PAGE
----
Francois Oosthuizen simply wants to live in South Africa with his same-sex family, husband Bowen Li and their son
Officials from South Africa’s Department of Home Affairs have been accused of being unnecessarily cruel in separating a same-sex family by dragging out one of the men’s permanent residence application.
Francois Oosthuizen, 40, a South African, his Chinese national husband, Bowen Li, 37, and their four-year-old son have been forced apart because the department has refused to allow Li to stay in the country. While Francois is in Cape Town, the rest of his family is now in China hoping for Li’s permanent residence to be approved.
Despite being married for almost seven years and having all their paperwork in place, Li’s application has still not been processed after an astonishing two years. The couple met when Francois was working as an English teacher in China. “From the very beginning, there was some kind of connection between the two of us. It just felt very comfortable, and we had the same kind of ideas about life and about travelling and things like that,” he reveals.
They went on to legally marry in South Africa in October 2016, and a few years later welcomed their son through surrogacy, also in South Africa. It’s here in this country where they see their future, but those plans are now in limbo. After Li submitted his permanent residence application two years ago, the couple has been unable to get any response from Home Affairs about the status of the application and if and when it will be approved.
About a month ago, Li’s temporary residence came to an end, and he was forced to return to China together with their son. “A month might not seem like it’s a very long time,” says an emotional Francois, “but it’s very difficult for me because I love my husband and my son very much. It’s really difficult for me to wake up every morning and realise that they are not here. That I can’t just reach out and touch them and hug them and hold them and kiss them.”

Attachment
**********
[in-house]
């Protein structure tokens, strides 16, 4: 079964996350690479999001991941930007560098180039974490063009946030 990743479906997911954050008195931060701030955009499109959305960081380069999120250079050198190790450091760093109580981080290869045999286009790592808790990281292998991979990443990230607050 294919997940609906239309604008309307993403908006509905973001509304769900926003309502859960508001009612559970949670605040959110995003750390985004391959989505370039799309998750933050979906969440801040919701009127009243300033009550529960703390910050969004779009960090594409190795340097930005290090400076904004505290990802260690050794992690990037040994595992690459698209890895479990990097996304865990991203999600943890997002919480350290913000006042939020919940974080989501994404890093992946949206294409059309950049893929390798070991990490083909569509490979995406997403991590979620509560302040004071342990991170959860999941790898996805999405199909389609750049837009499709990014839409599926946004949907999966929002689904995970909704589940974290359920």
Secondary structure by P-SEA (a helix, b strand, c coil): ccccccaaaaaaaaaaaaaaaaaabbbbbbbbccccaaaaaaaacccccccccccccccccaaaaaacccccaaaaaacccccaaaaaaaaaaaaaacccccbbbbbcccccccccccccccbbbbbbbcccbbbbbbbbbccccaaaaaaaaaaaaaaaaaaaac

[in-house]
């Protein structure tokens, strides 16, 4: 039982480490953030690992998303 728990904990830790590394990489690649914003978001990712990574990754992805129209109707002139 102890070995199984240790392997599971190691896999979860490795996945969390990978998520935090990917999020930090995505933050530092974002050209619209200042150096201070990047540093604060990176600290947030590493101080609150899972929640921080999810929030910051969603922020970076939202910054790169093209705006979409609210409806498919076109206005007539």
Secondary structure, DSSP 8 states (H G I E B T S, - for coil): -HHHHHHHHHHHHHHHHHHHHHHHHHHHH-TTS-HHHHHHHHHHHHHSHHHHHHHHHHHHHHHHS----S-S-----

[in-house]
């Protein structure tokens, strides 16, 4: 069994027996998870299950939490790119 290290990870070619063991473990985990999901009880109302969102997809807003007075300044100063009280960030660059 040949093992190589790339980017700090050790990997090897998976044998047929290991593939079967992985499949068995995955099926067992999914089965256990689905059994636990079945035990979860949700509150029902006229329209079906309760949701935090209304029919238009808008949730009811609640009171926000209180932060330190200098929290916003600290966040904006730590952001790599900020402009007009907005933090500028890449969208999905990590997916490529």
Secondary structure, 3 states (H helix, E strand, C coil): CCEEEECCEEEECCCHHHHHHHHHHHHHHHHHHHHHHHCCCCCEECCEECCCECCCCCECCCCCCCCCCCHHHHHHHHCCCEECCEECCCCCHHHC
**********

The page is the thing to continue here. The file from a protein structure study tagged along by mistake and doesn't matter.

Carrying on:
Despite repeated emails and phone calls to the department, their inquiries have been ignored or rebuffed. “I think this is a big part of the frustration because they don’t update anybody, so you don’t know what’s going on,” explains Francois.
“One can’t help but wonder whether being gay is part of the reason why it’s taking so long…”
While he is aware that other binational couples are in a similar predicament, Francois can’t rule out that homophobia is at play in their particular case. After all, the same-sex family has had personal experience with Home Affairs homophobia before.
“We had a problem with the Department of Home Affairs refusing to issue the birth certificate for our son because we are gay, even though we went through the whole legal surrogacy process,” he says. The matter was only resolved after the couple went to a local newspaper that published an article on their plight.
“And so one can’t help but wonder whether being gay is part of the reason why it’s taking so long, especially considering our history with the department. Is it the same thing again?”
The couple at the birth of their son
The family is now turning to the media and the public to help pressure Home Affairs to simply do what they are supposed to do. Francois has launched a petition together with Change.org calling on the department to approve his husband’s permanent residence application. “We just want to be together as a family. Our appeal to the Department of Home Affairs is to let us stay and be together and be united as a family here in South Africa,” he says.
Becoming emotional again, Francois adds: “The spotlight needs to be shown on this, that this is not okay. This is not the way we should deal with people’s lives. This is not the way we should deal with people’s relationships.”
If you would like to show your support for Francois and his family’s cause, please sign the petition here.